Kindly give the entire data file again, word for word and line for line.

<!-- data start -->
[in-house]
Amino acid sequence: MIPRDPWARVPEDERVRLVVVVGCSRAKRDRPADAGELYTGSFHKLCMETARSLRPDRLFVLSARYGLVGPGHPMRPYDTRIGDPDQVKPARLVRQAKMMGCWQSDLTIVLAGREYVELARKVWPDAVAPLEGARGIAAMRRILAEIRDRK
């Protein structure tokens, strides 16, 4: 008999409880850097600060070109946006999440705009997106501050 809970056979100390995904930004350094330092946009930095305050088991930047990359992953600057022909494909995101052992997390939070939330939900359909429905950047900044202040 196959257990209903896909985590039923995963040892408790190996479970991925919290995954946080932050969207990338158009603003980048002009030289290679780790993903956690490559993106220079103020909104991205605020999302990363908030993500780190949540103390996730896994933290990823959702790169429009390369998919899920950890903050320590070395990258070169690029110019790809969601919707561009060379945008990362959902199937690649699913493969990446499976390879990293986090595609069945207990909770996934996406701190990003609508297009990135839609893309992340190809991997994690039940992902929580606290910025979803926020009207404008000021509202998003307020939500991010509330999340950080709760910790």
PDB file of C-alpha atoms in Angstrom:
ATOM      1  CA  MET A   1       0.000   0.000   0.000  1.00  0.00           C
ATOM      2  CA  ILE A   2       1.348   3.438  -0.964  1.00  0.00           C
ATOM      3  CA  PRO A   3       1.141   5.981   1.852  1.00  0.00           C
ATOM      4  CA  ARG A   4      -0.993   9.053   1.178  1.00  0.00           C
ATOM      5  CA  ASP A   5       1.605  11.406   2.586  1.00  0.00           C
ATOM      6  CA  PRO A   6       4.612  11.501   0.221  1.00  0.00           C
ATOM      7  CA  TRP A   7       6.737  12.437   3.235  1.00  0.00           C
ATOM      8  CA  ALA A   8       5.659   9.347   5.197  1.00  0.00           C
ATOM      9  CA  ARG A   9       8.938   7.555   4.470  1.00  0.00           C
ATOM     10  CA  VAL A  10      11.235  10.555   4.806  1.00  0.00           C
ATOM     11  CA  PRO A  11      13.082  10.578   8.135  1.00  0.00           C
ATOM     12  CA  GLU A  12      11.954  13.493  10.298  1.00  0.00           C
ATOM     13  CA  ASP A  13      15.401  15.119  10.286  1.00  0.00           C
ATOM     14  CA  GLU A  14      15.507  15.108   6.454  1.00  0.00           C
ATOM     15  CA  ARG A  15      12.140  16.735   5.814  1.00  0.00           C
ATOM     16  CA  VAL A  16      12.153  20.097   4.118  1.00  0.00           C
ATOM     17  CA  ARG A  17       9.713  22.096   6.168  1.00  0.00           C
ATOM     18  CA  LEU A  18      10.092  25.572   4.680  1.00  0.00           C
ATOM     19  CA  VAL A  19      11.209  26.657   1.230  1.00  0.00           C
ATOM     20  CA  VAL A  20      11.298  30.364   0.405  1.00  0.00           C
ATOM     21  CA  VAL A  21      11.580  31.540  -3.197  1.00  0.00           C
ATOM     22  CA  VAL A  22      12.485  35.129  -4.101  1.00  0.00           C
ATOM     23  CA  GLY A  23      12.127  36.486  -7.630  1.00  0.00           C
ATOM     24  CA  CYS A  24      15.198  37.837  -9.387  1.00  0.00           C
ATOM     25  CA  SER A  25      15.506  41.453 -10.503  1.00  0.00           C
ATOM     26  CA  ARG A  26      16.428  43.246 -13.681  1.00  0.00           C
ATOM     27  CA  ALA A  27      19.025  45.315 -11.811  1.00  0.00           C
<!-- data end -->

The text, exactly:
[in-house]
Amino acid sequence: MIPRDPWARVPEDERVRLVVVVGCSRAKRDRPADAGELYTGSFHKLCMETARSLRPDRLFVLSARYGLVGPGHPMRPYDTRIGDPDQVKPARLVRQAKMMGCWQSDLTIVLAGREYVELARKVWPDAVAPLEGARGIAAMRRILAEIRDRK
């Protein structure tokens, strides 16, 4: 008999409880850097600060070109946006999440705009997106501050 809970056979100390995904930004350094330092946009930095305050088991930047990359992953600057022909494909995101052992997390939070939330939900359909429905950047900044202040 196959257990209903896909985590039923995963040892408790190996479970991925919290995954946080932050969207990338158009603003980048002009030289290679780790993903956690490559993106220079103020909104991205605020999302990363908030993500780190949540103390996730896994933290990823959702790169429009390369998919899920950890903050320590070395990258070169690029110019790809969601919707561009060379945008990362959902199937690649699913493969990446499976390879990293986090595609069945207990909770996934996406701190990003609508297009990135839609893309992340190809991997994690039940992902929580606290910025979803926020009207404008000021509202998003307020939500991010509330999340950080709760910790």
PDB file of C-alpha atoms in Angstrom:
ATOM      1  CA  MET A   1       0.000   0.000   0.000  1.00  0.00           C
ATOM      2  CA  ILE A   2       1.348   3.438  -0.964  1.00  0.00           C
ATOM      3  CA  PRO A   3       1.141   5.981   1.852  1.00  0.00           C
ATOM      4  CA  ARG A   4      -0.993   9.053   1.178  1.00  0.00           C
ATOM      5  CA  ASP A   5       1.605  11.406   2.586  1.00  0.00           C
ATOM      6  CA  PRO A   6       4.612  11.501   0.221  1.00  0.00           C
ATOM      7  CA  TRP A   7       6.737  12.437   3.235  1.00  0.00           C
ATOM      8  CA  ALA A   8       5.659   9.347   5.197  1.00  0.00           C
ATOM      9  CA  ARG A   9       8.938   7.555   4.470  1.00  0.00           C
ATOM     10  CA  VAL A  10      11.235  10.555   4.806  1.00  0.00           C
ATOM     11  CA  PRO A  11      13.082  10.578   8.135  1.00  0.00           C
ATOM     12  CA  GLU A  12      11.954  13.493  10.298  1.00  0.00           C
ATOM     13  CA  ASP A  13      15.401  15.119  10.286  1.00  0.00           C
ATOM     14  CA  GLU A  14      15.507  15.108   6.454  1.00  0.00           C
ATOM     15  CA  ARG A  15      12.140  16.735   5.814  1.00  0.00           C
ATOM     16  CA  VAL A  16      12.153  20.097   4.118  1.00  0.00           C
ATOM     17  CA  ARG A  17       9.713  22.096   6.168  1.00  0.00           C
ATOM     18  CA  LEU A  18      10.092  25.572   4.680  1.00  0.00           C
ATOM     19  CA  VAL A  19      11.209  26.657   1.230  1.00  0.00           C
ATOM     20  CA  VAL A  20      11.298  30.364   0.405  1.00  0.00           C
ATOM     21  CA  VAL A  21      11.580  31.540  -3.197  1.00  0.00           C
ATOM     22  CA  VAL A  22      12.485  35.129  -4.101  1.00  0.00           C
ATOM     23  CA  GLY A  23      12.127  36.486  -7.630  1.00  0.00           C
ATOM     24  CA  CYS A  24      15.198  37.837  -9.387  1.00  0.00           C
ATOM     25  CA  SER A  25      15.506  41.453 -10.503  1.00  0.00           C
ATOM     26  CA  ARG A  26      16.428  43.246 -13.681  1.00  0.00           C
ATOM     27  CA  ALA A  27      19.025  45.315 -11.811  1.00  0.00           C